To deploy LPDDR4 effectively, understand the fundamental changes to its architecture.
LPDDR4, the latest double data rate synchronous DRAM for mobile applications, includes a number of features that enable SoC design teams to reduce power consumption of discrete DRAM in mobile devices. Desktop devices like PCs and servers commonly utilize DDR devices mounted on dual inline memory modules (DIMM) hosted on 64-bit wide buses. This board-level solution allows field-upgradeable DRAM capacity expansion, but requires long and more heavily loaded interconnects which consume more power than short traces. Systems using LPDDR2, LPDDR3 and LPDDR4 tend to have fewer memory devices on each bus and shorter interconnects, and thus consume less power than DDR2, DDR3 and DDR4 devices. Design teams can call on power-saving options within the LPDDR4 DRAM. These features include reduced voltage and I/O capacitance; a reduced width, multiplexed command and address bus; eliminating the on-DRAM DLL; providing lower power standby modes with faster entry and exit; and enabling faster, less complex frequency changes.
Realistically, mobile users only benefit from the highest operational frequency of LPDDR4 for a small percentage of their device’s usage. That’s when the user is capturing or displaying high definition video, playing games with very intensive graphics needs, processing images, or booting or loading new software. For part of the time, the memory drops to the LPDDR3 speed grade. This level of performance is sufficient to support texts, calls, web browsing, photography, simple gaming: all features that don’t place too many demands on the CPU or GPU.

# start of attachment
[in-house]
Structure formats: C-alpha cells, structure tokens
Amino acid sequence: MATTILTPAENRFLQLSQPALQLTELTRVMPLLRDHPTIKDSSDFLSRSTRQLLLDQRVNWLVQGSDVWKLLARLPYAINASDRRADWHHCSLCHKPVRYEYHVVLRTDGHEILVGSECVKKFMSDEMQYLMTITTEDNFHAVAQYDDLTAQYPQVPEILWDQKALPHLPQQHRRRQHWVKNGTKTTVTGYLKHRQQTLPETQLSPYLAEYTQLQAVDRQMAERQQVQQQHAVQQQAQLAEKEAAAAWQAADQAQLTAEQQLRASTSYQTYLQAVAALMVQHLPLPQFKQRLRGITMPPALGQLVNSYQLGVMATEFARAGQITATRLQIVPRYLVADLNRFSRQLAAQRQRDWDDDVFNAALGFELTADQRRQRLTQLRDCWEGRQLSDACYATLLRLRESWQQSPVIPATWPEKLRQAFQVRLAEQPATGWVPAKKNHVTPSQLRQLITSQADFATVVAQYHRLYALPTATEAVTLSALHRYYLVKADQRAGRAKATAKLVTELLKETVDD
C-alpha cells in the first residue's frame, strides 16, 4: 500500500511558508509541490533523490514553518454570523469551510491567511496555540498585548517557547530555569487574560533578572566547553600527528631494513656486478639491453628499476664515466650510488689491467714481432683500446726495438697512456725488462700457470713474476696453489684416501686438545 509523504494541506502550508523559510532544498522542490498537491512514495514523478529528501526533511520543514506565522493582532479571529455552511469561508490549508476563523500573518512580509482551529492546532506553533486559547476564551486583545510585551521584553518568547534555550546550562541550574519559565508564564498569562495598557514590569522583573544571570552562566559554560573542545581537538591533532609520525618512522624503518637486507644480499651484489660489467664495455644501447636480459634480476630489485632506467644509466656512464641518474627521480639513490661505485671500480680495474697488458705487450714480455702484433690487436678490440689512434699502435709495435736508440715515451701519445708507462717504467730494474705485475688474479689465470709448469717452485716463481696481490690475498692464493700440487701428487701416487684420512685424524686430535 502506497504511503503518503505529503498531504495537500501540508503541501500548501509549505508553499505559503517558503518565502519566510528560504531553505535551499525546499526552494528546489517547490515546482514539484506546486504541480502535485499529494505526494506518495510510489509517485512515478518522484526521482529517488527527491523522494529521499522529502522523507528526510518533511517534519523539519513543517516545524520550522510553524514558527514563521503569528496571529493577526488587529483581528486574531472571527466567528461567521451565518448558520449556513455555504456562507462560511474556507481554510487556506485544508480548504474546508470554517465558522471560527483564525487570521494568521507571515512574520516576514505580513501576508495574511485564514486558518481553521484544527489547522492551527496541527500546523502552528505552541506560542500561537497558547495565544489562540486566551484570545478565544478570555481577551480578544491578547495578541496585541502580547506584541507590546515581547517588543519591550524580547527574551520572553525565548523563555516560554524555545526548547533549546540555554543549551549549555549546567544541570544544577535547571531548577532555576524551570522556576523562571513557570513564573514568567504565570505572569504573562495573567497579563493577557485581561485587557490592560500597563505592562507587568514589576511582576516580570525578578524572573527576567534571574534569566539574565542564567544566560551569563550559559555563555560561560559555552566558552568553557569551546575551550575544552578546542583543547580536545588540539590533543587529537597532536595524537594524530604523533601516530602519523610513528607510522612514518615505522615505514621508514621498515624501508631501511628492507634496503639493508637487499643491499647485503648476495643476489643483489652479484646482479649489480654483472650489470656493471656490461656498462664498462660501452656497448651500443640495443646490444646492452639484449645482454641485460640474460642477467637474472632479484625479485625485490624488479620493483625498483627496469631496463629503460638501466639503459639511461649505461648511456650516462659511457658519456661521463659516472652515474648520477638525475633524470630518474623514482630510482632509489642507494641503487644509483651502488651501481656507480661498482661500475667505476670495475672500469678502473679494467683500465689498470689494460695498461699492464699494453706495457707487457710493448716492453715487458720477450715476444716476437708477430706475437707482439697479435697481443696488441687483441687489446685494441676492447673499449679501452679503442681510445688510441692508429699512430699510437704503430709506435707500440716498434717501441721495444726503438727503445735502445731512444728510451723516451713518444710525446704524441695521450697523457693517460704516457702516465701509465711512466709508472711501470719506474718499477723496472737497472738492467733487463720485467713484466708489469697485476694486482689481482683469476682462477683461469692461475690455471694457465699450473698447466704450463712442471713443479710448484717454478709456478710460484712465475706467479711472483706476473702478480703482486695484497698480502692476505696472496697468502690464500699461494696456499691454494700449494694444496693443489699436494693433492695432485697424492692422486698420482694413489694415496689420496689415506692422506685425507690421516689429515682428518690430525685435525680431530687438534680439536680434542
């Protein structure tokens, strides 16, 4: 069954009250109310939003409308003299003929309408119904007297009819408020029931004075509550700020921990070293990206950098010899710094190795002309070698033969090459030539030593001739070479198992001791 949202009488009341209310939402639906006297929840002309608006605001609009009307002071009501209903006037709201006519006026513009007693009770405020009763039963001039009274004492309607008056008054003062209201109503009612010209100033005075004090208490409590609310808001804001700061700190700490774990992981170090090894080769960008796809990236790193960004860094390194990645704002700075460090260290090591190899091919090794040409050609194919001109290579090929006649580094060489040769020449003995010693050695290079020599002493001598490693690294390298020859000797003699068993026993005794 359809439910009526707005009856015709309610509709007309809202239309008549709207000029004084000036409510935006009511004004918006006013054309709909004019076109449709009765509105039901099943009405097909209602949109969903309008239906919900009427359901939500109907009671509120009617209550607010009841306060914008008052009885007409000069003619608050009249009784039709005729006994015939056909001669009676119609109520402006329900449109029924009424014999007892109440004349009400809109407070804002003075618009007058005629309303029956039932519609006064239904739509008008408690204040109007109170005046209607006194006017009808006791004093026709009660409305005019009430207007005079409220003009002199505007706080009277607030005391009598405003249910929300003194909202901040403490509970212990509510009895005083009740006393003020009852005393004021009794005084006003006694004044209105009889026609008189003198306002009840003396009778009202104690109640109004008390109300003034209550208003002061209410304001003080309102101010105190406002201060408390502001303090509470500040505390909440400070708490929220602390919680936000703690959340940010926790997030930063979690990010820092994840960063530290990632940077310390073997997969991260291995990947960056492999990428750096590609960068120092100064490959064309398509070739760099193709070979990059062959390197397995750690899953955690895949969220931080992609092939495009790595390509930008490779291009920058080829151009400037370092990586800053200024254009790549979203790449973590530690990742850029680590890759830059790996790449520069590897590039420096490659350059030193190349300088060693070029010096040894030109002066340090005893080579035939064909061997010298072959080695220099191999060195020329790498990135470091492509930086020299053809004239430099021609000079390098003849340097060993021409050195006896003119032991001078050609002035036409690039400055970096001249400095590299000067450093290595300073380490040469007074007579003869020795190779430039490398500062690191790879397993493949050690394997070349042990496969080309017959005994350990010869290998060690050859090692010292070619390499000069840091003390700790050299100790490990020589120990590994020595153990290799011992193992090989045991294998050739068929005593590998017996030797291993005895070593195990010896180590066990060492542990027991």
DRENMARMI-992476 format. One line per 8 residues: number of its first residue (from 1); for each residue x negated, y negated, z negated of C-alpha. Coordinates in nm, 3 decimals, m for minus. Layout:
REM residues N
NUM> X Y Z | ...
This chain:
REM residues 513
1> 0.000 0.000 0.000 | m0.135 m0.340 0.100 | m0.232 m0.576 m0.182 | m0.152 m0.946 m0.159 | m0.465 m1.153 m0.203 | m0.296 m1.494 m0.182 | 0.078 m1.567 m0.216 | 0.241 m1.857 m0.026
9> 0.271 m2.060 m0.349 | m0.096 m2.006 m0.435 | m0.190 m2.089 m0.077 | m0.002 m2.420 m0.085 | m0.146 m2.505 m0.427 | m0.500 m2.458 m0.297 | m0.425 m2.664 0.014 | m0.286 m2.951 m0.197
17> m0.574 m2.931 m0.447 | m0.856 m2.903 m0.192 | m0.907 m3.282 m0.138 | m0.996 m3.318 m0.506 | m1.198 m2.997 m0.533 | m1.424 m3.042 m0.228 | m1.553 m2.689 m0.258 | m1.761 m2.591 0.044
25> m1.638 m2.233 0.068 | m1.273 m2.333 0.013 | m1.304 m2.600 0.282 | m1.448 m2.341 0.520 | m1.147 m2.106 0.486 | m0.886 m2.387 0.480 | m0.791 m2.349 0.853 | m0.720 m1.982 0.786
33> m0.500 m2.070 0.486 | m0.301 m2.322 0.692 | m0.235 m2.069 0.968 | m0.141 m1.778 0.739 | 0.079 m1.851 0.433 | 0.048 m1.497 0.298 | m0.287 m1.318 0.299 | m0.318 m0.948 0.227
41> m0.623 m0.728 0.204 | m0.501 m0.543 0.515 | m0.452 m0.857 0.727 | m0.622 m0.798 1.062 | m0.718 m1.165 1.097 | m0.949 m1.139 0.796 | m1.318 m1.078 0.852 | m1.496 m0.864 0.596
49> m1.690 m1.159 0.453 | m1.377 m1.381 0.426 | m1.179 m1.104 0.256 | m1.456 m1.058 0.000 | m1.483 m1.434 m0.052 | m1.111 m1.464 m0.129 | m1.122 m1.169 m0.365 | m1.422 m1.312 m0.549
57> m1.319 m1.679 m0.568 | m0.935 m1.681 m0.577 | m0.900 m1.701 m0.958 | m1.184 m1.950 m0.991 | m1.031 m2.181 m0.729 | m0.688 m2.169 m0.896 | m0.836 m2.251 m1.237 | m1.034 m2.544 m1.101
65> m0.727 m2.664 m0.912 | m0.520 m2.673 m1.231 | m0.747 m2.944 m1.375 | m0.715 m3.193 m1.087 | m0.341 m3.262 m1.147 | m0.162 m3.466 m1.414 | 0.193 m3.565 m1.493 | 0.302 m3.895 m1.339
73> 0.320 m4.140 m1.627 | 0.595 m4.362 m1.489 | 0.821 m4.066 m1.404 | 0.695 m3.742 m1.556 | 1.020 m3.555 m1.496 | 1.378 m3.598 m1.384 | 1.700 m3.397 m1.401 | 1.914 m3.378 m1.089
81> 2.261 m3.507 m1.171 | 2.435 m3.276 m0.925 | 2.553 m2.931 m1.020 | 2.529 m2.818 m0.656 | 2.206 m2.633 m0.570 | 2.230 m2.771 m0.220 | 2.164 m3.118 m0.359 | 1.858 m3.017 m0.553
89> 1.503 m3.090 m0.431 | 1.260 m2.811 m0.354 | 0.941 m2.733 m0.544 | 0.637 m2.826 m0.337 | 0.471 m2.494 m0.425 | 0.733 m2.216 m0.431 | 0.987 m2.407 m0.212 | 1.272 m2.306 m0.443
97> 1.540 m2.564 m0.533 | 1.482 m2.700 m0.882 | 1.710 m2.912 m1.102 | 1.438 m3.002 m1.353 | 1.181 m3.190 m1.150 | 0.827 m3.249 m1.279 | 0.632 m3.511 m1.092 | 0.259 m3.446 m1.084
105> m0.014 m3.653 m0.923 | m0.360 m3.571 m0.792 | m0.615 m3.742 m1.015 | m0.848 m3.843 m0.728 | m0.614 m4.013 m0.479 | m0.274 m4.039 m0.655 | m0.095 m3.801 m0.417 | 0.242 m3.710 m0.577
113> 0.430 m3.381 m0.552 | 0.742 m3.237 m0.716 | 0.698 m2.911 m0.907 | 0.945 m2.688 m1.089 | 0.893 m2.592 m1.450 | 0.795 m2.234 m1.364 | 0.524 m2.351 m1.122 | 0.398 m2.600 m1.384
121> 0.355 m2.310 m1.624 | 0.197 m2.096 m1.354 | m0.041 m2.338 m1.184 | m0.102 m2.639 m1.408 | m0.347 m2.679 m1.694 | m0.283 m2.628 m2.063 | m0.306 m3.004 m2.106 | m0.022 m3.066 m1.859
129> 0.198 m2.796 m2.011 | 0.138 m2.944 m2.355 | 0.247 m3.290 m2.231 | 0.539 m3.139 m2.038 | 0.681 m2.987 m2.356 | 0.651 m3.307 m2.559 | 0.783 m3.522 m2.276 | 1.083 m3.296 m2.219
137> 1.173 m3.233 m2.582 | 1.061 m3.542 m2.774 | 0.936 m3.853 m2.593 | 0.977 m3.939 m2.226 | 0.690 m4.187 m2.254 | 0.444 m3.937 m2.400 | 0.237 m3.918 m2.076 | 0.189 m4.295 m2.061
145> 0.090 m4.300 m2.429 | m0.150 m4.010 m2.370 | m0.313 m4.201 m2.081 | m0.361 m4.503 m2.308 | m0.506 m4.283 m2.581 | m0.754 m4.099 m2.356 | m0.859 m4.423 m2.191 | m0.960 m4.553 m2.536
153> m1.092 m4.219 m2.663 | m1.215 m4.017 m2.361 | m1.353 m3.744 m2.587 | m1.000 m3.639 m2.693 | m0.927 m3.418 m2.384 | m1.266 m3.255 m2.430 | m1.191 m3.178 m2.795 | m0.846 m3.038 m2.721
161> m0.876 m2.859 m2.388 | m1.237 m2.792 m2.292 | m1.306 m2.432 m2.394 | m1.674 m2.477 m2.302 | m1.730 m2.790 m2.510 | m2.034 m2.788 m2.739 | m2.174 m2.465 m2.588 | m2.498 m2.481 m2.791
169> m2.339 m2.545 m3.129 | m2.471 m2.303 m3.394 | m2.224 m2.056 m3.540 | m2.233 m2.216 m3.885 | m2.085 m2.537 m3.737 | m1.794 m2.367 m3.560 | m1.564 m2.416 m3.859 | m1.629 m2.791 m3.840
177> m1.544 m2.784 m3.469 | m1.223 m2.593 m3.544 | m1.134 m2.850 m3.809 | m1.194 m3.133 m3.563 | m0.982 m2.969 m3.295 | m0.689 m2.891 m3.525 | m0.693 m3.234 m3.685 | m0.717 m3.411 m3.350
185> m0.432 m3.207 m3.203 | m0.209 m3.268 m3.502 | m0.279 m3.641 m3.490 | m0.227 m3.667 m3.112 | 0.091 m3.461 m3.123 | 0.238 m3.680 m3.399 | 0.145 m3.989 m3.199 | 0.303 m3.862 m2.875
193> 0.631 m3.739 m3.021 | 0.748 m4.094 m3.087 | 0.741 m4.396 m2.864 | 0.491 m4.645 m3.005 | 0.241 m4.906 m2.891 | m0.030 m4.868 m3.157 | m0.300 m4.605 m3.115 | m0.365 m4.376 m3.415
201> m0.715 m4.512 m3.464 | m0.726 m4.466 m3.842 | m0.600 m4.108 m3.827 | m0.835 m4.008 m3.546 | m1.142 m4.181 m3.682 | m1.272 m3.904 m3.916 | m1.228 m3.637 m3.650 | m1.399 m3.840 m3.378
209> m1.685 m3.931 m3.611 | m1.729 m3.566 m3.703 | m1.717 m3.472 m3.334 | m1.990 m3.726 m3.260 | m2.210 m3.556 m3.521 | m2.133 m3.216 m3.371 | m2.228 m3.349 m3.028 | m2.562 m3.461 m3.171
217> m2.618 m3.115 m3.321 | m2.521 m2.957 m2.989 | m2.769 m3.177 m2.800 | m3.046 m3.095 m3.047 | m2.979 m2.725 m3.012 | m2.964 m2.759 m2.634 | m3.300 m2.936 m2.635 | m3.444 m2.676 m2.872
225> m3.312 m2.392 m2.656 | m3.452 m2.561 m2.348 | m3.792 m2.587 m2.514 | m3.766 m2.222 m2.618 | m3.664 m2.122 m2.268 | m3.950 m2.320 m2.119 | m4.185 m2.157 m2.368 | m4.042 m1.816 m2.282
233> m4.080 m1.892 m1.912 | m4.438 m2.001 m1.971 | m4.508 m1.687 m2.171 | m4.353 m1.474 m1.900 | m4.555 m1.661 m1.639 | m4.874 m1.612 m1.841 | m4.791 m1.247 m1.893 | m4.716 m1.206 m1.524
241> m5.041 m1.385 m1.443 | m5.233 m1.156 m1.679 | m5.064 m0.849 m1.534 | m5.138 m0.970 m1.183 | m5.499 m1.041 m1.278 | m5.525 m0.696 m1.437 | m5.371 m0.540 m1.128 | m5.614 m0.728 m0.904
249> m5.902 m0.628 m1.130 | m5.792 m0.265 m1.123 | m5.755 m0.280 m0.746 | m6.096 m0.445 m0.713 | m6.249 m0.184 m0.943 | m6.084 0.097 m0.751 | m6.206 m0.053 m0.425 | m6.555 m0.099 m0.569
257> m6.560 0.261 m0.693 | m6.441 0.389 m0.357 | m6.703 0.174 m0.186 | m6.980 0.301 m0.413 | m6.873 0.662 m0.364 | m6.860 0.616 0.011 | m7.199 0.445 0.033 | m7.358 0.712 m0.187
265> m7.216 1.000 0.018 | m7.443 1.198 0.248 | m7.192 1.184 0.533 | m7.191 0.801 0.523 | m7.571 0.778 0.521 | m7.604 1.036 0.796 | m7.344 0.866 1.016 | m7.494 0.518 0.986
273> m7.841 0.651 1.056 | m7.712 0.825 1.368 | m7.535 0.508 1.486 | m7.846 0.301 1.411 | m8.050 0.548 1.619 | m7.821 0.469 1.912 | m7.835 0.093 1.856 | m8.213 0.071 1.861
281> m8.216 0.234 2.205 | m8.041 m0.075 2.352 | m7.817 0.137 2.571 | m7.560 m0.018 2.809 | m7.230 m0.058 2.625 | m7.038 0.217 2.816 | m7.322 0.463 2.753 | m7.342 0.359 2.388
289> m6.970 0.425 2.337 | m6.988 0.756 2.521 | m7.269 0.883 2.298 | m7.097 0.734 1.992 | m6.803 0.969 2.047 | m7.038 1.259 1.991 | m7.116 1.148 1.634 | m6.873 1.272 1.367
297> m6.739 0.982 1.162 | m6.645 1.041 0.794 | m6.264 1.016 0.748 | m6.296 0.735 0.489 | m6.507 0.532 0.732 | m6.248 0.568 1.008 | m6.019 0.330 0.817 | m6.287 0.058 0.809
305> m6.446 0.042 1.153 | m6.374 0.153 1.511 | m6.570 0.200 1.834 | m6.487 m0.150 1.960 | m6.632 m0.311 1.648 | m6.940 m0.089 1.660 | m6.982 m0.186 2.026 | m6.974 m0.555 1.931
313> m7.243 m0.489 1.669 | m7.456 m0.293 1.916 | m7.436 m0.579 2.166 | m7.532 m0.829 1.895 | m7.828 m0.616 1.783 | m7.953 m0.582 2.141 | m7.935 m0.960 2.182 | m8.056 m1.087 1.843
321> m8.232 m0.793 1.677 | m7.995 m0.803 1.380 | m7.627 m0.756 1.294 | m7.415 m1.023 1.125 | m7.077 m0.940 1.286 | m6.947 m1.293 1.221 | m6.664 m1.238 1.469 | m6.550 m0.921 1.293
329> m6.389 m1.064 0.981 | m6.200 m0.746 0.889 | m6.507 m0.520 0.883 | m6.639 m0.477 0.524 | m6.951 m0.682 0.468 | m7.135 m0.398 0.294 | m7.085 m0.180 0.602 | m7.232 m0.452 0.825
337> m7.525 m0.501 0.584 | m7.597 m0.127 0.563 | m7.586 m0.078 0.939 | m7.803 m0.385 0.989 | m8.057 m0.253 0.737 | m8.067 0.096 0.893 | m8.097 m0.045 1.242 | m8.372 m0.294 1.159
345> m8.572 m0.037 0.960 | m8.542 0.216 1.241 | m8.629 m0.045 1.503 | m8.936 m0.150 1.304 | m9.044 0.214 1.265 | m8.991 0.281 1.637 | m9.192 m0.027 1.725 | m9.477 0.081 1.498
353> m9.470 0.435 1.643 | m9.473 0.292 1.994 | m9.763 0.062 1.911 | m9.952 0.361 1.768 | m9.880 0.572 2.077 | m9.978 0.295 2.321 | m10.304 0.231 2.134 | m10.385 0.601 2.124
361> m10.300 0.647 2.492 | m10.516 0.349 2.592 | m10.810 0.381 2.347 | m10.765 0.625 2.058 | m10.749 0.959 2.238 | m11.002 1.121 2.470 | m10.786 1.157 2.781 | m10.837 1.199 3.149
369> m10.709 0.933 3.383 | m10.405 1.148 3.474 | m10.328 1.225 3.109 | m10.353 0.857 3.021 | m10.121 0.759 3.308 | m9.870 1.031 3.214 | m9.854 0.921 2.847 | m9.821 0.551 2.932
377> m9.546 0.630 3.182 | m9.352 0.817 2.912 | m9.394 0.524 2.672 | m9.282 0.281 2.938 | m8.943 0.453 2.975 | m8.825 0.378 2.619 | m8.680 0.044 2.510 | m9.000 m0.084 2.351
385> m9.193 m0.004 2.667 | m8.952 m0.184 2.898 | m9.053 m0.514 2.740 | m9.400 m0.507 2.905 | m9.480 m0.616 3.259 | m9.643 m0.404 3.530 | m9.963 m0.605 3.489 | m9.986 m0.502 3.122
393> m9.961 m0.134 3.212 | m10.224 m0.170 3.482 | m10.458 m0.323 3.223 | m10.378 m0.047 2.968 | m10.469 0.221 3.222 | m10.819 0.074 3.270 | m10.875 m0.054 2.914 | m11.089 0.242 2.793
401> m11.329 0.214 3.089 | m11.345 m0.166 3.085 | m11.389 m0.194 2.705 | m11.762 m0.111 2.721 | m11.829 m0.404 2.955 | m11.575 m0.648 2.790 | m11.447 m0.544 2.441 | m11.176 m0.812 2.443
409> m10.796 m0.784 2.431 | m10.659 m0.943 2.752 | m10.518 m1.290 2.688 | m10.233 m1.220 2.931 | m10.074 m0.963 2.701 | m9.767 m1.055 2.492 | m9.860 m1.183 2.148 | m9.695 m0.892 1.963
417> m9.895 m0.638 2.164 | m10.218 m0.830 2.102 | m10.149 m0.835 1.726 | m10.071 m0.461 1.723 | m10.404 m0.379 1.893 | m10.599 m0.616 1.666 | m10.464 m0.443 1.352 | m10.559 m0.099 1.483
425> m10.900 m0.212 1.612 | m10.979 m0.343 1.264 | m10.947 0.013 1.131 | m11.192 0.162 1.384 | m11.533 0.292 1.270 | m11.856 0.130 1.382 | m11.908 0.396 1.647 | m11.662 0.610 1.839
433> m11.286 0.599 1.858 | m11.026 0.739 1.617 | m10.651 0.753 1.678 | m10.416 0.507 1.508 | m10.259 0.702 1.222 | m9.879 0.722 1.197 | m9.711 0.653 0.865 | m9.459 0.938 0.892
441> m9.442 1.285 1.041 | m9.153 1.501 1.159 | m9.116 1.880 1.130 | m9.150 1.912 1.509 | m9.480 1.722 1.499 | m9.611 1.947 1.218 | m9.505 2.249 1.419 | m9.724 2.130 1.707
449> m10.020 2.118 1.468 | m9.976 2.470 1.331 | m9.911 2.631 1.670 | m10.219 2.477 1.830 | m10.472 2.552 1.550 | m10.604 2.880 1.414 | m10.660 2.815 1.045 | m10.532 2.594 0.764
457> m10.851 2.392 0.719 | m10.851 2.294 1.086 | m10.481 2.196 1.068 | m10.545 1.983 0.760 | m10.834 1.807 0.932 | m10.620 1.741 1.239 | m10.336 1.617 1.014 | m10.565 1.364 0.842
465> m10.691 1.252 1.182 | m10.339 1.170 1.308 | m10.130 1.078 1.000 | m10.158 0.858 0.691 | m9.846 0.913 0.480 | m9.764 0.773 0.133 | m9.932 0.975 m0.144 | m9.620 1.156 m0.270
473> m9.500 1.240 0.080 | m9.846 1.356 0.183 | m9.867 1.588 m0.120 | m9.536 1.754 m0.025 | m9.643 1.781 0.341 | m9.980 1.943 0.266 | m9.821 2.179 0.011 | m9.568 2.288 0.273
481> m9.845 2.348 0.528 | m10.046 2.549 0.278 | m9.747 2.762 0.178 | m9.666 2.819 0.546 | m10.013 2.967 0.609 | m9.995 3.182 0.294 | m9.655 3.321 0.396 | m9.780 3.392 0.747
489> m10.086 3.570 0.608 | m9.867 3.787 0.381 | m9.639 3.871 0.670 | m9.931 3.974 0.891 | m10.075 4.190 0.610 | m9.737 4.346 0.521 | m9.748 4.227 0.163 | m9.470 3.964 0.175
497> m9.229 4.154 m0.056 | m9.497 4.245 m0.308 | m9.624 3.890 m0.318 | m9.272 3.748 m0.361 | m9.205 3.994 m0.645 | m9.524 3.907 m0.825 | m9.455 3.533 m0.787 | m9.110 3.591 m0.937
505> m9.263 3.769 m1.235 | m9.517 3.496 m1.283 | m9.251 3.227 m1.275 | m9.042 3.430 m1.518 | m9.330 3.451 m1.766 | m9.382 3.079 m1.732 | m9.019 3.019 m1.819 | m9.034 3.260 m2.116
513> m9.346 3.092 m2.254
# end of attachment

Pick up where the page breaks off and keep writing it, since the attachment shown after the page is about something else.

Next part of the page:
For the majority of the time, when the mobile device is not in use and in a pocket or at a bedside, the DRAM is switched off or in low speed mode. It will have one channel of the memory active just to perform ‘always-on, always-connected’ tasks. In this mode, the device is performing background activities such as maintaining cell contact, receiving messages, receiving / displaying push notifications, synchronizing mail, and displaying the time.
However, it is the performance of the device during the highest use time that drives many mobile users to upgrade their devices, which is why it is so important to provide an outstanding user experience in this use mode.
The LPDDR4 specification defines a range of performance and feature improvements over its predecessors. But most importantly, LPDDR4 incorporates a fundamental change of architecture: LPDDR4 devices are arranged as two independent channels on each die. DDR2, DDR3, and DDR4 devices offer one command address bus input and one data bus per package, and most commonly one die per package. LPDDR2 and LPDDR3 may offer one to four dies per package. In the case of two-die and four-die packages for LPDDR3 and LPDDR2, generally two independent command address input and data busses (channels) are provided. In other words, multi-channel has partial enablement in LPDDR2 and LPDDR3 as they offer two independent channels per package. LPDDR4 forces the issue into the forefront as there are two independent channels per die and four channels in most packages.
The LPDDR4 architecture is natively two-channel (Figure 1), in that each die has two command address inputs and two data buses per die. Four independent channels are available on a LPDDR4 2-die package. To deploy LPDDR4 effectively, designers must understand how this architectural change affects the system architecture.
Figure 1. LPDDR4 two-channel architecture
A single DRAM device with one channel (for example, a single-die package of LPDDR3) can only be connected one way — with the command/address bus on the SoC to the command/address bus on the DRAM and the SoC data bus to the DRAM data bus (Figure 2). A chip select enables the DRAM when it is required.
Figure 2. A standard way to connect a single DRAM device
Having two DRAM devices, or one DRAM device with two independent interfaces like LPDDR4, supports four possible configurations: parallel (lockstep), series (multi-rank), multi-channel, and shared command/address.